Walk into Conejo Hall and you might be in for a surprise when you stop outside Resident Assistant Chris Mitchell’s door. Instead of a key lock, a new ID lock and key pad have been installed. It is part of a trial run by California Lutheran University’s Residence Life that it eventually plans to implement all over campus.
These new locks will open using student ID cards instead of keys and will offer a safer, more convenient and ultimately cheaper alternative for students.
“The goal is for less hassle for students and to not have to spend time and money re-coring for lost keys,” Chris Paul, associate director for student life said.
Currently, some students struggle with remembering IDs to get into the buildings as well as the keys to get into their rooms. Almost every student at some point in four years will lock themselves out of their room and we all know how awful that is.
“The key pad is a great feature because if you forget your ID card or lose it, you can call up campus safety or facilities and they’ll tell you what your room code is,” Mitchell said. “They, of course, reset the codes after you get into the room.”
This helps other RAs, as well. Senior Hayley Jensen, an RA in Grace Hall, knows how often students come to her door because they are locked out. It is a stressful and somewhat annoying situation, especially in the middle of the day when the RAs are not guaranteed to be around.
“I think that the new lock system will be more convenient for RA staff to be able to key people into rooms,” Jensen said. “The liability of having a master key will be alleviated as well as the possible cost of having to re-core an entire building if one of those keys are lost.”
There is the issue of price, as well. Though these locks are more expensive to install, they might save students money in the long run.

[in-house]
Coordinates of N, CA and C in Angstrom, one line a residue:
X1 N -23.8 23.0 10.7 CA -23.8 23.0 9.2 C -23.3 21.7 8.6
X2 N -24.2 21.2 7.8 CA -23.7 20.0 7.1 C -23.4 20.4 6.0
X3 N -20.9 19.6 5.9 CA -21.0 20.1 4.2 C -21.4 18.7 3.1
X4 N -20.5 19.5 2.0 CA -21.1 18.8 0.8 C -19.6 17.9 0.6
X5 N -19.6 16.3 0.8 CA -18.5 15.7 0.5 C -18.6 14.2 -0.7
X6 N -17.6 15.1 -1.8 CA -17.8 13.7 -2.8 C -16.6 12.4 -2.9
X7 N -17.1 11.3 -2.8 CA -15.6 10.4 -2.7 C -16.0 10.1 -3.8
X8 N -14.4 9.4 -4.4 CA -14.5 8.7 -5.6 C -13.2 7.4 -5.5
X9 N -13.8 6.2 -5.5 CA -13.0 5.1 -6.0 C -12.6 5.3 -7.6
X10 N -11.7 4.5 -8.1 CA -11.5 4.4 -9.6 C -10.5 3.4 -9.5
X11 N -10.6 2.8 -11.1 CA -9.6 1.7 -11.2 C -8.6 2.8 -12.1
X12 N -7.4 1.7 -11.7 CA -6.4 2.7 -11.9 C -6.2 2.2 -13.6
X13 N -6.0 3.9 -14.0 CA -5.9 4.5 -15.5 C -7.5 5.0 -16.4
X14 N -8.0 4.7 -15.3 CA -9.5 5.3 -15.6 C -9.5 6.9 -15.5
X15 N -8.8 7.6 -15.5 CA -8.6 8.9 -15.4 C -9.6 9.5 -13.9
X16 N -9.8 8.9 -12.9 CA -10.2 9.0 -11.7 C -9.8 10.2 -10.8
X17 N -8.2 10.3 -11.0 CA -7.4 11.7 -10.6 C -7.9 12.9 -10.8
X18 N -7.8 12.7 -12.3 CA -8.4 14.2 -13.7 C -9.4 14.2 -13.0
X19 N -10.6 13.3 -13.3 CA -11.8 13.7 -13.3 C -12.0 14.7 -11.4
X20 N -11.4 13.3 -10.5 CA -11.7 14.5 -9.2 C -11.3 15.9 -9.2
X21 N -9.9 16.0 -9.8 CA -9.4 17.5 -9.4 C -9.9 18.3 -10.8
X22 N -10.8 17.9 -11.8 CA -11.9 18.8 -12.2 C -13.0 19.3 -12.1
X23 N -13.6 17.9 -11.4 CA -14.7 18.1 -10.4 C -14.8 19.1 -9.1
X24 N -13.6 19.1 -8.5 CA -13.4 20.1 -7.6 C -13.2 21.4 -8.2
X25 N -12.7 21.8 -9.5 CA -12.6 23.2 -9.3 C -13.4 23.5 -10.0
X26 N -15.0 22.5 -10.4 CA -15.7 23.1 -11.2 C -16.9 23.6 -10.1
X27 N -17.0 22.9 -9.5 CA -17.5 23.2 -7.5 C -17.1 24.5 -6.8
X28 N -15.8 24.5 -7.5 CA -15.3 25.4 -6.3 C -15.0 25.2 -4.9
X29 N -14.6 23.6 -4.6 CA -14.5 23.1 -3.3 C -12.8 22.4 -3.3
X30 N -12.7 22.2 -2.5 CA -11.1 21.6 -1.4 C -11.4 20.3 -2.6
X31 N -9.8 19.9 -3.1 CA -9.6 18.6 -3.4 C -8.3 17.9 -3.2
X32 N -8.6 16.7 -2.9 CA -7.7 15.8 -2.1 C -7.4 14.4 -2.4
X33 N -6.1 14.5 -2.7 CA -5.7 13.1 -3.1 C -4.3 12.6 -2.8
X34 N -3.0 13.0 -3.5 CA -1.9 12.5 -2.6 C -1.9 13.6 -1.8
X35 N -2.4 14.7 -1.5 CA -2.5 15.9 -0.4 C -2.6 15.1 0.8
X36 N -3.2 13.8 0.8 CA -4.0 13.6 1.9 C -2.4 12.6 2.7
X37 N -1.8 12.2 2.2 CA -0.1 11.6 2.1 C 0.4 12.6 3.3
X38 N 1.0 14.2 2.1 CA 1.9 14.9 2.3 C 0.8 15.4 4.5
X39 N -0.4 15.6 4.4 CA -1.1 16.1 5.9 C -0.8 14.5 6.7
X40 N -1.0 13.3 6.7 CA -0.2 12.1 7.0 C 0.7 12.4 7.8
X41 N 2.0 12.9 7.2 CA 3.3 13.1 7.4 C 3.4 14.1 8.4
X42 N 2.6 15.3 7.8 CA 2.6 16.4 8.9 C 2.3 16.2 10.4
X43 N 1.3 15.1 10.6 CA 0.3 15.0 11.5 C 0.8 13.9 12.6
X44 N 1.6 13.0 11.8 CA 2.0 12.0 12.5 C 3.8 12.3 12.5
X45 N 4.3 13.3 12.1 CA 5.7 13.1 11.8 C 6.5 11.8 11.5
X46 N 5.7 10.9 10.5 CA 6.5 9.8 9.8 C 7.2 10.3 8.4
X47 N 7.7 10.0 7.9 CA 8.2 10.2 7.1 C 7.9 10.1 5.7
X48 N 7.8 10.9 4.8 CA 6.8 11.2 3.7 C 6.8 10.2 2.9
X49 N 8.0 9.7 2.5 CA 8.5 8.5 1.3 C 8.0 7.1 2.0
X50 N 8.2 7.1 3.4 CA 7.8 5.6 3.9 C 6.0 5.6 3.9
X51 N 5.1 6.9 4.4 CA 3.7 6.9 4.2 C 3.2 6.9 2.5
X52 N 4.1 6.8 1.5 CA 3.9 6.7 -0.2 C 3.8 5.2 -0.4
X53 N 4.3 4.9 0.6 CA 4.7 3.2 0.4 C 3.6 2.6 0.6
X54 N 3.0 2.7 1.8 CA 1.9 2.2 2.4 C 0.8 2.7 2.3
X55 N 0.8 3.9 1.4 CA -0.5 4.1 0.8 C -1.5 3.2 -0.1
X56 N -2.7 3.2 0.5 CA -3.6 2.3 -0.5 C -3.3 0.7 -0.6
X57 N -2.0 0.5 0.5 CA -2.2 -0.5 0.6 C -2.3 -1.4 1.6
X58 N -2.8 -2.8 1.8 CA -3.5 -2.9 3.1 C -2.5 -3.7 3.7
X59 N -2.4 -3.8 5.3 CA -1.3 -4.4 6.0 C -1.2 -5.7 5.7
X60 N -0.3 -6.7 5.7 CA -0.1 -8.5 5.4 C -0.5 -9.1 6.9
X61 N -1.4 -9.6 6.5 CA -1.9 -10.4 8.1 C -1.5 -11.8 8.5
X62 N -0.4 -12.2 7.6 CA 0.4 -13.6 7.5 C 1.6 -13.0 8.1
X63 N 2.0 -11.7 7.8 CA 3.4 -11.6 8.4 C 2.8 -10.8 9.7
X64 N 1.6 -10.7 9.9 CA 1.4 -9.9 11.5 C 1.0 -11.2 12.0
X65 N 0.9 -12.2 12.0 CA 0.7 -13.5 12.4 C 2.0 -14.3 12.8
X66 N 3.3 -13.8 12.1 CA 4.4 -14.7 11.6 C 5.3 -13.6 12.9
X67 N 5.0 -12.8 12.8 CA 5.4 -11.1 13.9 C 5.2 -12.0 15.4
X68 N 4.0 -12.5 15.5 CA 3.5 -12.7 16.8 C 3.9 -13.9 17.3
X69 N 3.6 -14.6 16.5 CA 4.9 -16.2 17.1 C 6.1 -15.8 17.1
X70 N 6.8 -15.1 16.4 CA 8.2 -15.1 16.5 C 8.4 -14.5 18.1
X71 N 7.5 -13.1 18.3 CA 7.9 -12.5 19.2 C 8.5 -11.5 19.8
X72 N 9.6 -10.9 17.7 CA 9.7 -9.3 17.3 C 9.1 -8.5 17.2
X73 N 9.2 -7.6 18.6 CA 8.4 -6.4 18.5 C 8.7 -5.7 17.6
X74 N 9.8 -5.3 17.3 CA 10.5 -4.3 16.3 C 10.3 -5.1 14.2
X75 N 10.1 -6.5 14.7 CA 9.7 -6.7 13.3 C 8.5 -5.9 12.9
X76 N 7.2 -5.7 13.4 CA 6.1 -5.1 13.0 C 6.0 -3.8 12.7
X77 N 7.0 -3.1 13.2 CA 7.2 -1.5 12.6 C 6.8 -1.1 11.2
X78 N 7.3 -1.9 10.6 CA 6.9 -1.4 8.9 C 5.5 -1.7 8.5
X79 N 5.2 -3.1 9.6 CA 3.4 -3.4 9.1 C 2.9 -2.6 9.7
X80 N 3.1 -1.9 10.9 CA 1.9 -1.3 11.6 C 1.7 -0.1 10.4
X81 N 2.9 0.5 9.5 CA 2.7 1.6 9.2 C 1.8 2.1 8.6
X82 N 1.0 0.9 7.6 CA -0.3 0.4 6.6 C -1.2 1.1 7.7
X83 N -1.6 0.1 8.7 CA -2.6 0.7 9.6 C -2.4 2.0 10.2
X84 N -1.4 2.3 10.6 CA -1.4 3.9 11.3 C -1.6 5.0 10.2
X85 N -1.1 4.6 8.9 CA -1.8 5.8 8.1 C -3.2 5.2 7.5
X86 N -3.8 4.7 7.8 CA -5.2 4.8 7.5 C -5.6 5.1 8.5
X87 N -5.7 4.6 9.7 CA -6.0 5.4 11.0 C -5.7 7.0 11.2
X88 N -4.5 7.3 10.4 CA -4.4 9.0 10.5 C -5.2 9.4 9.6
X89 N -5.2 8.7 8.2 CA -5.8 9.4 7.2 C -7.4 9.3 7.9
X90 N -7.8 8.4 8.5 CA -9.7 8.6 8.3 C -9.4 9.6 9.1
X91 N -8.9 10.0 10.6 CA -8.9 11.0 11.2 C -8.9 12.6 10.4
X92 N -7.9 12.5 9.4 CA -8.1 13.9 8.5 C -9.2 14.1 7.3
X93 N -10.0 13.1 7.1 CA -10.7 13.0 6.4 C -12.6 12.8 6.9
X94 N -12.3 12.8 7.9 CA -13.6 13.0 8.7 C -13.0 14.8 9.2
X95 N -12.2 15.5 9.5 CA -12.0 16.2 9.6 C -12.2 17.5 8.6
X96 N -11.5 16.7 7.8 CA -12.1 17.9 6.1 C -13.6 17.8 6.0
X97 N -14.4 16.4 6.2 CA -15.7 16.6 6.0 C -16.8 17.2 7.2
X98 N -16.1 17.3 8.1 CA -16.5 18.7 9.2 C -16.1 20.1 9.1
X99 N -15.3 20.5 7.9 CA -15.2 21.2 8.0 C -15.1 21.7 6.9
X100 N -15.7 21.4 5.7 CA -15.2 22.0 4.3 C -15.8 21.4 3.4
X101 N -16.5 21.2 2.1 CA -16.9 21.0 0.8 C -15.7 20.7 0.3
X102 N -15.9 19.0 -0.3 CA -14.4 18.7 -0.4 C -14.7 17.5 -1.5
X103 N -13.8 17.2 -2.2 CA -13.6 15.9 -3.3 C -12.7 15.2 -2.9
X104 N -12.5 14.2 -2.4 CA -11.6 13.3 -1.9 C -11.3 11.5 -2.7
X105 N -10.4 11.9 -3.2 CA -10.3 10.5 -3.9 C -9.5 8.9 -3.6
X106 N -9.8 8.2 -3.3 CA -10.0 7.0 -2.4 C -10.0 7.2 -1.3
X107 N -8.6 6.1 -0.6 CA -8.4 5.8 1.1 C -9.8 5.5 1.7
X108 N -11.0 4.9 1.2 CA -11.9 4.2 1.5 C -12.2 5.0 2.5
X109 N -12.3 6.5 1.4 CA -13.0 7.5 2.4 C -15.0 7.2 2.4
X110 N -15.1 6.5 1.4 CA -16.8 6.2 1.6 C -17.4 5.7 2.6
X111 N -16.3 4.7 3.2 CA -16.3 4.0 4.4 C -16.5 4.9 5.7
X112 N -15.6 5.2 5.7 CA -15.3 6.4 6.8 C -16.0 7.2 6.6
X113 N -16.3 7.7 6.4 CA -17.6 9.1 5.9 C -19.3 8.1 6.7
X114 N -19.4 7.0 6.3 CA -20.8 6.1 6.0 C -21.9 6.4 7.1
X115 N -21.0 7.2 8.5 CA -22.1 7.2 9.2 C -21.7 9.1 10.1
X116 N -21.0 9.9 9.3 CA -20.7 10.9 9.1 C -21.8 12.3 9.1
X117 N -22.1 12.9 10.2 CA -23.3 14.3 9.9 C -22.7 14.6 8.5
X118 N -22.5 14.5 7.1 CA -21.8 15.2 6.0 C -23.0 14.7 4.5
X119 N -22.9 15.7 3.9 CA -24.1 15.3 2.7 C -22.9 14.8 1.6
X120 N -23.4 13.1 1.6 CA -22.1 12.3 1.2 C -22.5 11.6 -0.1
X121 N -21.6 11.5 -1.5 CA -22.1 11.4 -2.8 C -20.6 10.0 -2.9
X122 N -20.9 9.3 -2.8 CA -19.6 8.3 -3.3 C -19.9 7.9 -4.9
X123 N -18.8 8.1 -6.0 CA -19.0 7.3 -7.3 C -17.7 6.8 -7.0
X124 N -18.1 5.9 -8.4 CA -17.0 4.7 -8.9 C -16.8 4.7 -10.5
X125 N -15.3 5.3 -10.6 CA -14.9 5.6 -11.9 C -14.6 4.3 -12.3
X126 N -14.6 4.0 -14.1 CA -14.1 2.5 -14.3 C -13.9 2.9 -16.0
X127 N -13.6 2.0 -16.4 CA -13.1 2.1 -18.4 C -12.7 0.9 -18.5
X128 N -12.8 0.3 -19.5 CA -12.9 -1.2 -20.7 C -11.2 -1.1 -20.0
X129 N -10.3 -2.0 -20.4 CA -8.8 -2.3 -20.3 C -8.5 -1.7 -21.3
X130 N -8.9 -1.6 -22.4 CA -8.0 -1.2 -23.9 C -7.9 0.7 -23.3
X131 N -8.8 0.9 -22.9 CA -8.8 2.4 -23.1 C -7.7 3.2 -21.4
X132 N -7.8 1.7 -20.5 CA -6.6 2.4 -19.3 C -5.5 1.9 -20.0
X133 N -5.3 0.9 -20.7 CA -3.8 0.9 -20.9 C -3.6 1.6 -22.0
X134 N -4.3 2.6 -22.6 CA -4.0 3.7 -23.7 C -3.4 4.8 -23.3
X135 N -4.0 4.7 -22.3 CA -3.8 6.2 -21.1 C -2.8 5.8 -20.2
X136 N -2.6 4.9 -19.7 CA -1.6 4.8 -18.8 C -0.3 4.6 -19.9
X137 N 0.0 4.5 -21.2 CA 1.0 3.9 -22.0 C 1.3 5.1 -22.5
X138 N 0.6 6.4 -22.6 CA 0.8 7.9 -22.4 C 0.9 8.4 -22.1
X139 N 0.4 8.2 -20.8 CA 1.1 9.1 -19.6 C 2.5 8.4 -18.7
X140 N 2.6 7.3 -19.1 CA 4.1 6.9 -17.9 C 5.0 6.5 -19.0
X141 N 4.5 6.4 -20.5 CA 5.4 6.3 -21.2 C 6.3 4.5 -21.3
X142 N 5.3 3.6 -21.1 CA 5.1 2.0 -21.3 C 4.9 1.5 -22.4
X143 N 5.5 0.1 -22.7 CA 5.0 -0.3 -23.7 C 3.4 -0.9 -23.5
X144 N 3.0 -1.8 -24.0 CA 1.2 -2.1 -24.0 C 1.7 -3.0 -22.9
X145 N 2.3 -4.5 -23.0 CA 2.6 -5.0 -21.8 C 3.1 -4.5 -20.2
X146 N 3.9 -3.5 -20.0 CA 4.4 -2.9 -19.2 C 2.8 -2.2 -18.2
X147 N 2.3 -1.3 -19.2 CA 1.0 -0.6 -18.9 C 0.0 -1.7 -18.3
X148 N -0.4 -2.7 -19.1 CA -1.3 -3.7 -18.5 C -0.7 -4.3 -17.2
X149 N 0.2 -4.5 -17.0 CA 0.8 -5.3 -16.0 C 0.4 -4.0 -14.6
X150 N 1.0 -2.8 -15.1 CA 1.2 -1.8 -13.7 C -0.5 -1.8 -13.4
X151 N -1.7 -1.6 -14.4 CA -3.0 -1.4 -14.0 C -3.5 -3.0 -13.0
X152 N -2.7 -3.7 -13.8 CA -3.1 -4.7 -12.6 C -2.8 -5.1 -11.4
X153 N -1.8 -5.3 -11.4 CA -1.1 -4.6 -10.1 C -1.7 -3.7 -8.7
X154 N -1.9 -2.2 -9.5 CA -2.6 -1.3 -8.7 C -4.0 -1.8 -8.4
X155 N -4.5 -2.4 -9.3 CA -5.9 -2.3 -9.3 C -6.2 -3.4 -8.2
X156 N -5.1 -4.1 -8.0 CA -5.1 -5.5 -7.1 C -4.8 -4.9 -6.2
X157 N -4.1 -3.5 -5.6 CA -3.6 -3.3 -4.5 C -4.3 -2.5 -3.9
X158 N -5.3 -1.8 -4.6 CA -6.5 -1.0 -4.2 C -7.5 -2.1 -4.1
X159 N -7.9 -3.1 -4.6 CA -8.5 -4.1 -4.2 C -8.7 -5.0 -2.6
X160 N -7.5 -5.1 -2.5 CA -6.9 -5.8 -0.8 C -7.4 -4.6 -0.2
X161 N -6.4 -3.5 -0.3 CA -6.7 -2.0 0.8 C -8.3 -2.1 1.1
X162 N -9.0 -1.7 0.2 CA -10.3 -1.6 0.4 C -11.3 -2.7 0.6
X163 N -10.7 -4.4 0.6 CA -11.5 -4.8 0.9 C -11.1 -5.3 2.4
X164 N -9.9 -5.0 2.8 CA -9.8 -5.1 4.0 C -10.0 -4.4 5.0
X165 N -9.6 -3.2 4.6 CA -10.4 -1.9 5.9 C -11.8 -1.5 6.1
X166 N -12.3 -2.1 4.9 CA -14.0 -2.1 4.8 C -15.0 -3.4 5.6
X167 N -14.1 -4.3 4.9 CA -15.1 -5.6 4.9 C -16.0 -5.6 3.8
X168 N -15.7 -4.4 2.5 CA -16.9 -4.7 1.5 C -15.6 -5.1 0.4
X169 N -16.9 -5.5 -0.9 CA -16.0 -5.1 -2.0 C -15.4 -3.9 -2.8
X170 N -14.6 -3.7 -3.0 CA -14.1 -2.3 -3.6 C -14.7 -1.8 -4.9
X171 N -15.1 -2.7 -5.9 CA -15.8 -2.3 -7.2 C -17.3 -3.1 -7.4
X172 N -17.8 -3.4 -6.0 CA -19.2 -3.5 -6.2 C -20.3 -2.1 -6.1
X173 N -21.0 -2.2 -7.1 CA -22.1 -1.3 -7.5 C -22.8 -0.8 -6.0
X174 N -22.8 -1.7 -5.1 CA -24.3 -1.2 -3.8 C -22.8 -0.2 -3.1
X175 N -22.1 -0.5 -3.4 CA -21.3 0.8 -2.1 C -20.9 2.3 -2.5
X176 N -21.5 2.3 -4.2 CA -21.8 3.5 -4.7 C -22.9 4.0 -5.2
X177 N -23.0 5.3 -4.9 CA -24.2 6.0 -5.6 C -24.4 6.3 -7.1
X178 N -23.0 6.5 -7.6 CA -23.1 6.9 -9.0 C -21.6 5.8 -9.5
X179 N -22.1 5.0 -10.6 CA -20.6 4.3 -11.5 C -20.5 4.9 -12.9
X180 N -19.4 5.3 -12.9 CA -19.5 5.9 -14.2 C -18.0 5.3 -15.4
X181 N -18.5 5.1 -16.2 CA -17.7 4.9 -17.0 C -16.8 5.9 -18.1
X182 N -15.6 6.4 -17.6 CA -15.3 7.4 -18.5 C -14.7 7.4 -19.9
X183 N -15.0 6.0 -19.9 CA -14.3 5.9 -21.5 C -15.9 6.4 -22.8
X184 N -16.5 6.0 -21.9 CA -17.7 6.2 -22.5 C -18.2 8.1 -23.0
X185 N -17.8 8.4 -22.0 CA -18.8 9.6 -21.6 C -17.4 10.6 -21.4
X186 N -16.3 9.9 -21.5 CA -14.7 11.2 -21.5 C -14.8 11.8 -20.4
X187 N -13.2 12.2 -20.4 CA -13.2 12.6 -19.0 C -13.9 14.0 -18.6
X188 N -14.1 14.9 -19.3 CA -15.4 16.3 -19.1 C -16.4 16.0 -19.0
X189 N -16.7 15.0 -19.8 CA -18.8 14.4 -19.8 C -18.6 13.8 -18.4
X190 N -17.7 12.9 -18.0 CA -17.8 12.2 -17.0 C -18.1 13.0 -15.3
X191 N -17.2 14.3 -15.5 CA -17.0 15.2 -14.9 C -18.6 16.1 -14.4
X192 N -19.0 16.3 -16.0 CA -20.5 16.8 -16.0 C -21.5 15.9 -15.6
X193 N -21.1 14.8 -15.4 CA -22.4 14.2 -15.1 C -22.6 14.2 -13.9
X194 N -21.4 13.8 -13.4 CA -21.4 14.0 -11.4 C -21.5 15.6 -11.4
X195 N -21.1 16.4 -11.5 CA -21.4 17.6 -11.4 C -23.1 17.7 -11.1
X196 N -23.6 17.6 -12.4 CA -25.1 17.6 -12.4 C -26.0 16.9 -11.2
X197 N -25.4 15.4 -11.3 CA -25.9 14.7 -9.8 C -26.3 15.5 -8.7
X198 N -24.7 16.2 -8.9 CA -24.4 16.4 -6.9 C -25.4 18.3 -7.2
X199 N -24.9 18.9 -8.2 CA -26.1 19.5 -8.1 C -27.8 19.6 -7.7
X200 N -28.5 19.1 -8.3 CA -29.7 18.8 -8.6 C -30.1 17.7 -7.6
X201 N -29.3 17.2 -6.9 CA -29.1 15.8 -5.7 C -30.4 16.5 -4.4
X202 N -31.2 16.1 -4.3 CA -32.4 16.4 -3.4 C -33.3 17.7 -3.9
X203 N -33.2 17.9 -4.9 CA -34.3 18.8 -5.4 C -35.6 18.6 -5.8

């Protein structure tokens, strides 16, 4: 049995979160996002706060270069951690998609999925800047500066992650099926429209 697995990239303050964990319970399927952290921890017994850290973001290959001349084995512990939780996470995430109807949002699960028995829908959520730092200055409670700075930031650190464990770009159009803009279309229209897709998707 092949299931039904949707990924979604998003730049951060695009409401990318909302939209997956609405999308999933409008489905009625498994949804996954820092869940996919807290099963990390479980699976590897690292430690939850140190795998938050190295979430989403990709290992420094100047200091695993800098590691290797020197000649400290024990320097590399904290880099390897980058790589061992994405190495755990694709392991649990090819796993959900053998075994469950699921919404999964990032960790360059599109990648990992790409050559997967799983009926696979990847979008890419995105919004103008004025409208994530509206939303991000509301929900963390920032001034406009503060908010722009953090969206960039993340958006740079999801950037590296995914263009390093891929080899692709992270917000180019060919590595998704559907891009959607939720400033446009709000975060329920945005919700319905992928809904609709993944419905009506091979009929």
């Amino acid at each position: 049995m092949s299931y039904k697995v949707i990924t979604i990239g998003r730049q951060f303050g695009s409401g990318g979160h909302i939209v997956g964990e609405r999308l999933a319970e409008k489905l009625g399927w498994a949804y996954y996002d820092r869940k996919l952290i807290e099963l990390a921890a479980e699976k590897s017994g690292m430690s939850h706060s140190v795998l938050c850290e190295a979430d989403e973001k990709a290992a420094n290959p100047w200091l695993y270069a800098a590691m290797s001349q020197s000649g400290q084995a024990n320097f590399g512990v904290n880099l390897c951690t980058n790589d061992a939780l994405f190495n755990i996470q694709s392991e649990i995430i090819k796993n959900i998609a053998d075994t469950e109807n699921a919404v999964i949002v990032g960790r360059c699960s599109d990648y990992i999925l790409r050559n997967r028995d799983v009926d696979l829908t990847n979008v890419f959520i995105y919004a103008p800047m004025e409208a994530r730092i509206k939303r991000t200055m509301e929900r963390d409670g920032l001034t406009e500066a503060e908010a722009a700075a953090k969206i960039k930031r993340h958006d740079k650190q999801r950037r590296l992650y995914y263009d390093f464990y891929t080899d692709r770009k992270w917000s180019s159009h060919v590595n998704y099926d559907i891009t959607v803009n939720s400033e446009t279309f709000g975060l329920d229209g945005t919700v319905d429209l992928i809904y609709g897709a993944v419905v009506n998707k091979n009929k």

“If a student loses their key, they have to pay $60 to get it re-cored and go through the hassle of getting a new key,” Paul said.
With these new locks, if students lose their ID cards, they only have to go to the Welcome Center to receive a new one at a much lower cost and a much higher convenience.
The main question about the new locks is, of course, student safety. Residence Life is confident that these ID locks are the safest alternative to our traditional locks now.
“From a safety perspective, students will not be able to leave their doors unlocked,” Paul said. “This will help all the residents of the suite feel better to know that they do not have to rely on the other roommates to remember to lock the door.”
This new feature could be the hardest for students to accept. Many students leave their doors unlocked when at least one suitemate is in the room to encourage an open and social environment.
This is common, especially in the freshman halls and some students have said they would not be fond of the new locks if they would not allow them to leave the door unlocked.
Mitchell said it also takes facilities awhile to set up the lock to work with students’ IDs which can be frustrating for the students. However, he agrees that it is a good system and will be easier for students in the long run.
Paul said that implementing these locks all over campus is the eventual plan, but there will be an adjustment period for facilities before changing the locks.
“I am interested to know over the long term how students like this new system,” Paul said.
The new locks are coming and ultimately, it will save students time, money and frustration.
Published March 5, 2014